From Common Dreams: http://www.commondreams.org/headline/2013/07/02-9
Published on Tuesday, July 2, 2013 by Common Dreams
An “extinction crisis” is at hand. Roughly 21,000 species, ranging from shrimp to pine trees, are at risk of complete extinction according to an update released Tuesday to an ongoing risk assessment of the world’s 1.82 million species.
According to the Red List of Threatened Species, 20,934 of the roughly 70,000 species assessed thus far are threatened with extinction. This year saw an additional 4,807 species to the list.
Calling the news “alarming,” Jane Smart, of the International Union for Conservation of Nature (IUCN) which is behind the list, said, “We must use this knowledge to its fullest – making our conservation efforts well targeted and efficient – if we are serious about stopping the extinction crisis that continues to threaten all life on Earth.”
This update “is further evidence of our impact on the world’s threatened biodiversity, further evidence that extinction is real, and that we must all act, and act now, if we are to prevent this most tragic reality for many more of the world’s species,” added Richard Edwards, Chief Executive of Wildscreen, a partner of IUCN.
Among this year’s addition are the results of the first-ever global assessment of freshwater shrimps—animals vital to freshwater ecosystems—of which 28% are threatened with extinction. According to the list, one such species, the Macrobrachium leptodactylus, was declared extinct after it fell “victim of habitat degradation and urban development.”
Continue reading at: http://www.commondreams.org/headline/2013/07/02-9
From The New York Times: http://opinionator.blogs.nytimes.com/2013/07/01/lets-not-braise-the-planet/?ref=opinion
By MARK BITTMAN
July 1, 2013
According to a report released by the Carnegie Endowment for International Peace last month, we are not running out of fossil fuels anytime soon. Since the dawn of the industrial revolution we’ve used around 1.2 trillion barrels of oil; the report estimates that with current technology we can produce roughly five times that much. With future technologies, it may well be that the suffering sky is the limit.
This reduces the issue of conversion to clean energy to one of ethics and intent. Our ability to turn around the rate of carbon emissions and slow the engine that can conflagrate the world is certain. But do we have the will?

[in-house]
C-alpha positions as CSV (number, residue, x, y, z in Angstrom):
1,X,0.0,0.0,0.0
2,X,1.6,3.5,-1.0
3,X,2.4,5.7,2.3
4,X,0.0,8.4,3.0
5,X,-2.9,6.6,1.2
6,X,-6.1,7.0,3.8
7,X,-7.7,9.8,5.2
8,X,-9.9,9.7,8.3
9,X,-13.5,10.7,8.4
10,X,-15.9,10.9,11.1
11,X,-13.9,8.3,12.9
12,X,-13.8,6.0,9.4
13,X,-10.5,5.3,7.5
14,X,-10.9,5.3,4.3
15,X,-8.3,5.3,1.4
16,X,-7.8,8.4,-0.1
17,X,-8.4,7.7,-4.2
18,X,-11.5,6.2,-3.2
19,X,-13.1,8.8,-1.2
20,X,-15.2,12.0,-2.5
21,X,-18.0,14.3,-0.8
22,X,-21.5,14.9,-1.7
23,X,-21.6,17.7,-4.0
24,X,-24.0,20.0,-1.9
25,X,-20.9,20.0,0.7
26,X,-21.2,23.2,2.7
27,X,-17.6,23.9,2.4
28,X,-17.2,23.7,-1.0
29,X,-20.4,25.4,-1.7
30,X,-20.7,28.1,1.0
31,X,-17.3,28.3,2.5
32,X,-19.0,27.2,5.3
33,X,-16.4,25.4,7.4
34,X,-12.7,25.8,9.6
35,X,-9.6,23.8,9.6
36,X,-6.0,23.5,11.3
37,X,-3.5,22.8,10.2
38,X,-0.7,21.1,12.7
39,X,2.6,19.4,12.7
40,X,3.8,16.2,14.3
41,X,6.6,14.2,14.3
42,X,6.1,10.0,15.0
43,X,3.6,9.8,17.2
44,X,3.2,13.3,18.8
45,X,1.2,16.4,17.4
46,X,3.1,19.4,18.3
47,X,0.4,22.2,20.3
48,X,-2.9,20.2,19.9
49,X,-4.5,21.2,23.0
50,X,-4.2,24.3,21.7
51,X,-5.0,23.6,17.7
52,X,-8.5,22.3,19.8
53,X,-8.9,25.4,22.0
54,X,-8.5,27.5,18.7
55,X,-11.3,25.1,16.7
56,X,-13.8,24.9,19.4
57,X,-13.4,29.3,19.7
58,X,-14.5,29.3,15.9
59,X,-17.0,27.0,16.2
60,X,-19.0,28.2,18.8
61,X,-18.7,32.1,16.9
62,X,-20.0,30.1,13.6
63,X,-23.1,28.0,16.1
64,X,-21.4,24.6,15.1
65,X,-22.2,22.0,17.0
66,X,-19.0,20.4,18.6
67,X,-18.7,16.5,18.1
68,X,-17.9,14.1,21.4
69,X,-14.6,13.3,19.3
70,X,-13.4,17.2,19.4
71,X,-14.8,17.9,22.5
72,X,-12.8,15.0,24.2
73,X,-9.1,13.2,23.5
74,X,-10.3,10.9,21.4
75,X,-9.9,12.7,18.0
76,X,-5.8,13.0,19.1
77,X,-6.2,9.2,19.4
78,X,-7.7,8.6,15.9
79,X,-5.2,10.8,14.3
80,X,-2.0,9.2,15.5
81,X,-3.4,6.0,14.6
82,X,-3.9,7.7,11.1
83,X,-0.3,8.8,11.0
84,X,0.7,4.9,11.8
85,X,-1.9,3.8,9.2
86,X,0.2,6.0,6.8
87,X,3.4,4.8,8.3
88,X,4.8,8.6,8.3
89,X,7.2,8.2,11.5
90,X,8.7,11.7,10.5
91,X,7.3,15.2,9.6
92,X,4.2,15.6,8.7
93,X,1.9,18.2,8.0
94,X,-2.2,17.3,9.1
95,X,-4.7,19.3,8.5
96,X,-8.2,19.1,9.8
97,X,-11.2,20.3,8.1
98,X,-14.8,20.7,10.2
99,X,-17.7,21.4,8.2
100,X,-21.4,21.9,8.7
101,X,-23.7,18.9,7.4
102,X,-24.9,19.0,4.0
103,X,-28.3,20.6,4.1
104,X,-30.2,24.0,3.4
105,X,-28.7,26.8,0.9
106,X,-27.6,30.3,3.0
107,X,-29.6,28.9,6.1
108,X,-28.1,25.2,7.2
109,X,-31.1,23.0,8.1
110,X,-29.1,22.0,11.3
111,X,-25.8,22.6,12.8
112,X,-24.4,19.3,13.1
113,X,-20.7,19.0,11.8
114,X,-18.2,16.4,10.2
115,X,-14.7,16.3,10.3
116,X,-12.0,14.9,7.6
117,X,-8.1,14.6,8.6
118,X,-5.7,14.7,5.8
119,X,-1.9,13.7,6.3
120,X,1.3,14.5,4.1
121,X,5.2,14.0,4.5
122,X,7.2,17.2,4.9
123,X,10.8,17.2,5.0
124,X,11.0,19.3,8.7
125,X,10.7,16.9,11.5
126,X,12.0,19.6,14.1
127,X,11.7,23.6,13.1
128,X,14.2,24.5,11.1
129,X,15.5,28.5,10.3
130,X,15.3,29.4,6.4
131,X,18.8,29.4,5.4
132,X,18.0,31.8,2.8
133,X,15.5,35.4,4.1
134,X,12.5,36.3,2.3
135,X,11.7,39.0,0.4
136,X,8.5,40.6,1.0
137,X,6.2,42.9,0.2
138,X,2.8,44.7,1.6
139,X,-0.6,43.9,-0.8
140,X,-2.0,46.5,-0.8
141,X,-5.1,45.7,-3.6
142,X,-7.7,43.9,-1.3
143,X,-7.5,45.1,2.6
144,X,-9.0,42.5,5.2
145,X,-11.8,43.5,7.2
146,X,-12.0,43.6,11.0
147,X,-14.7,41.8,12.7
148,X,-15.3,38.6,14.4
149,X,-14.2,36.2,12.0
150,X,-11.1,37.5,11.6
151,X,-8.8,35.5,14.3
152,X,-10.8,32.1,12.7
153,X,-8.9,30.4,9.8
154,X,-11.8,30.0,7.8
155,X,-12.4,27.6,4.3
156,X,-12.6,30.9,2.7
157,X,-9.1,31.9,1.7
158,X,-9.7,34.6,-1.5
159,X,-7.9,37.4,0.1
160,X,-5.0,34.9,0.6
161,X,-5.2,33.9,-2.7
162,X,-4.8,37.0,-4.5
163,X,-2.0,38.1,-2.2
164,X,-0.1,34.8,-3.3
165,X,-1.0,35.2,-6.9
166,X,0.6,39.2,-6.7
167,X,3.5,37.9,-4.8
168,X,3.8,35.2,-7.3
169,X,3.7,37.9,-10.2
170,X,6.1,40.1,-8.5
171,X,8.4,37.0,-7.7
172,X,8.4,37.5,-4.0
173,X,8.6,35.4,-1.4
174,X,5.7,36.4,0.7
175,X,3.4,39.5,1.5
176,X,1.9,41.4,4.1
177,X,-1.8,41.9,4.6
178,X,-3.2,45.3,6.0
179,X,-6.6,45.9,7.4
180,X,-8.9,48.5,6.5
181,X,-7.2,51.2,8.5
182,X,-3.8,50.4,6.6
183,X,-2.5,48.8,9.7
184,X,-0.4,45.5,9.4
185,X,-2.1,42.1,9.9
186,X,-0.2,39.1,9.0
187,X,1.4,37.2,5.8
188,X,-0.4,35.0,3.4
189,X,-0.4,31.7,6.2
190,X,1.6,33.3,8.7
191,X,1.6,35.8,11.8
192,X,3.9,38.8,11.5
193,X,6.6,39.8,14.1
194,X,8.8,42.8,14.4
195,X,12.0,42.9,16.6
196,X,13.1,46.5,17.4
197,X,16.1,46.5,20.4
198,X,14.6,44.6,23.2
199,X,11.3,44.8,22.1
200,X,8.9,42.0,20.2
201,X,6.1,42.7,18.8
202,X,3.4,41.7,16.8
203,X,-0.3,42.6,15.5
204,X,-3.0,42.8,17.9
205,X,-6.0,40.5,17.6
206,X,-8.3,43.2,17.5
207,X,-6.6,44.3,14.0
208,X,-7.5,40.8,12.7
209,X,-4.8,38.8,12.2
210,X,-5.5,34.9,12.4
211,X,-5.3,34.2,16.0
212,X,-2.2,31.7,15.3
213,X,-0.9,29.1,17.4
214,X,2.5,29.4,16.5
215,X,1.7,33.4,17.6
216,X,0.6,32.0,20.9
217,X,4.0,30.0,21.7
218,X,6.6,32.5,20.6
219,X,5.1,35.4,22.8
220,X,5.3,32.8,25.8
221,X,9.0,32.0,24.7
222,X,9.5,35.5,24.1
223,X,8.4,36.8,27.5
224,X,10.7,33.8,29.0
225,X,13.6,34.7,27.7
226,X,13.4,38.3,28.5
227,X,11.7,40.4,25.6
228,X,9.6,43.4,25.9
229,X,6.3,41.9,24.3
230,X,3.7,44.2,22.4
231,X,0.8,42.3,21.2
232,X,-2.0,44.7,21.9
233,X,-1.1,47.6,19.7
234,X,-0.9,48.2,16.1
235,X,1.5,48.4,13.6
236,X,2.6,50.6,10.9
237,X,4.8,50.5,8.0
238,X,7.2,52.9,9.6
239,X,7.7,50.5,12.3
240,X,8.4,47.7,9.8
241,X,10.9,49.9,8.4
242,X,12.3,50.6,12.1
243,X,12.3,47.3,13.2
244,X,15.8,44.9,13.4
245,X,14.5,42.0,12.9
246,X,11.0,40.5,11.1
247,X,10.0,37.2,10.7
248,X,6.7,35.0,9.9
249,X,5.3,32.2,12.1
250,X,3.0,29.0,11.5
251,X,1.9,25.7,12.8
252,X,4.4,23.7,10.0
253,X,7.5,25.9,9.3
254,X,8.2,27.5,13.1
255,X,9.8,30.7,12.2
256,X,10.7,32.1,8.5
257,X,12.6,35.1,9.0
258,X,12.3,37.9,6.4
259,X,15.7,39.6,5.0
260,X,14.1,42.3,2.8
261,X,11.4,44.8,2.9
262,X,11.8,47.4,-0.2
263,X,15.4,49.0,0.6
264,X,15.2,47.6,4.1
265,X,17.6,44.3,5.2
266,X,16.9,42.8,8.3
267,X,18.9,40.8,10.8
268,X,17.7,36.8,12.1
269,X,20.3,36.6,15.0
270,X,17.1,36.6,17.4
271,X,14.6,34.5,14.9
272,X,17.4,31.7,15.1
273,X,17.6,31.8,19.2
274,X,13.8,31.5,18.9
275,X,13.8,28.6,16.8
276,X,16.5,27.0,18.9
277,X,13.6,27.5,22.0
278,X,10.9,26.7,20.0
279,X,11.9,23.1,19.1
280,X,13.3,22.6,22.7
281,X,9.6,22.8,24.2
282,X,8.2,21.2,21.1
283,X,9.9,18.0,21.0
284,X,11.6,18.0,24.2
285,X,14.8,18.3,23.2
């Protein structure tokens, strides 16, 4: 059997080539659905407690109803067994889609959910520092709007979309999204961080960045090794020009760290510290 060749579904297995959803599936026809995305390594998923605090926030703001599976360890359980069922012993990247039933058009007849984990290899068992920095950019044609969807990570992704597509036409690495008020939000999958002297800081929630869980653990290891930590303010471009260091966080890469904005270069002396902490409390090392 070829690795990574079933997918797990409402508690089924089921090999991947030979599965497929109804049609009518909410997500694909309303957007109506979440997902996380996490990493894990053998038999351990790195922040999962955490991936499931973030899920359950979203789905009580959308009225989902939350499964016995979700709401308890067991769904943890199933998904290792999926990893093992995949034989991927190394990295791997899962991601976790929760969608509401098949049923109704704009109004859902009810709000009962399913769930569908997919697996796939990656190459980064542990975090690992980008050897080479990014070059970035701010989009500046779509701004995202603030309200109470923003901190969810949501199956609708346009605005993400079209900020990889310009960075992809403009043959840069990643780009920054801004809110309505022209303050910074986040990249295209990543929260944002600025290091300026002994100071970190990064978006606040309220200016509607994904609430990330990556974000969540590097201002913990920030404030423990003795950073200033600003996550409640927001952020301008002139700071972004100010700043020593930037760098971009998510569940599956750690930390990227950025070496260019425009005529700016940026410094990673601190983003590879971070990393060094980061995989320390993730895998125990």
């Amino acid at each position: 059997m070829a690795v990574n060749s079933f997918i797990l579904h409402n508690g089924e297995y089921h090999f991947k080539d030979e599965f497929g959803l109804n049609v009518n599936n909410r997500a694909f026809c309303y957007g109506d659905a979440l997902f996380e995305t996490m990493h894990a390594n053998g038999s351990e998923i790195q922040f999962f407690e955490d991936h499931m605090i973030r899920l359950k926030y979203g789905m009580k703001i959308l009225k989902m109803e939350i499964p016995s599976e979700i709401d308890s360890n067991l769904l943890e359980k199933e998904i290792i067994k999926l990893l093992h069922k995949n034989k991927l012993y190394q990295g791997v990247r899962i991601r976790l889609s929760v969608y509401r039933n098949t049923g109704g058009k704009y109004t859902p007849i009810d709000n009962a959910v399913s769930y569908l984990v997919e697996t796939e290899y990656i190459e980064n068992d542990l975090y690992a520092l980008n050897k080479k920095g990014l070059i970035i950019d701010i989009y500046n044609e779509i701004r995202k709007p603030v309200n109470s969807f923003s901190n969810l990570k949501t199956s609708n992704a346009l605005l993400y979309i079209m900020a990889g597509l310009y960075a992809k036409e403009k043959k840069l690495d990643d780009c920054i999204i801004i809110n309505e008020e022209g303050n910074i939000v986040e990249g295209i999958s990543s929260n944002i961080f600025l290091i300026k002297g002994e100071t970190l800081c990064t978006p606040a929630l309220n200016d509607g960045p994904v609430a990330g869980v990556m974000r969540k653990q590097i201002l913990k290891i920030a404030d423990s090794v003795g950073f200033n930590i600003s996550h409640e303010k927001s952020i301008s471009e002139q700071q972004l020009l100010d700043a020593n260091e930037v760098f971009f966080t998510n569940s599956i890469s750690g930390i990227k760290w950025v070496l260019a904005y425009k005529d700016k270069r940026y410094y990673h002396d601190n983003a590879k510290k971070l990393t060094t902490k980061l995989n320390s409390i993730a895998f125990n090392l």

The chief economist at the International Energy Agency recommends leaving two-thirds of all fossil fuels in the ground. Makes sense to me, but if you’re an oil executive scarcely being charged for the global damage your industry causes (an effective annual subsidy, says the International Monetary Fund, of nearly $2 trillion, money that would be better spent subsidizing nonpolluting energy sources), responsible to your shareholders and making a fortune, would you start erecting windmills?
Here’s the answer: According to Rolling Stone, just this spring, BP put its $3.1 billion United States wind farm operation up for sale. Last year, ConocoPhillips divested itself of its alternative-energy activities. Shell, with its “Let’s Go” campaign to “broaden the world’s energy mix,” spends less than 2 percent of its expenditures on “alternatives.”Mining oil, gas and coal is making some people rich while braising the planet for all of us. It’s difficult to think ahead, especially with climate change deniers sowing doubt and unfounded fears of unemployment, but we owe quick and decisive action on greenhouse gas reduction not only to ourselves but to billions of people not yet born. “People give less weight to the future, but that’s a brain bug,” the philosopher Peter Singer told me. “We should have equal concern for everyone wherever and whenever they live.”
Mon Jul 01, 2013
Faced with more than two million public comments to review and continuing objections from industry, the Environmental Protection Agency missed its April deadline for completing its proposed rule restricting emissions of carbon dioxide and other greenhouse gas emissions for yet-to-be-built power plants.
But Monday, less than a week after President Obama made his first-ever speech devoted entirely to climate change, the EPA passed along the rule. It will now be reviewed by the Office of Management and Budget and other agencies before it is returned to the EPA for tweaking. The deadline for that is Sept. 20.
The hold-up in April added nearly three months to what had already been years of delay since the U.S. Supreme Court ruled in 2007 that the agency could curb carbon emissions as pollution under the Clean Air Act. In fact, the EPA is not merely authorized to regulate pollution under the act, it is required to do so.
The new-plant rule was first unveiled after long delays in March 2012. It immediately collided with strong objections from politicians and the coal industry. Its proposed limit of 1,000 pounds of greenhouse gases per megawatt hour of generated electricity would be no problem for new power plants fueled by natural gas, but coal plants using the newest commercially available technology would be hard-pressed to keep emissions below the limit. (Although it varies widely from region to region, the average U.S. home nationwide consumes about 11 megawatt-hours of electricity each year.)
Opposition to the proposed rule at the time was ferocious: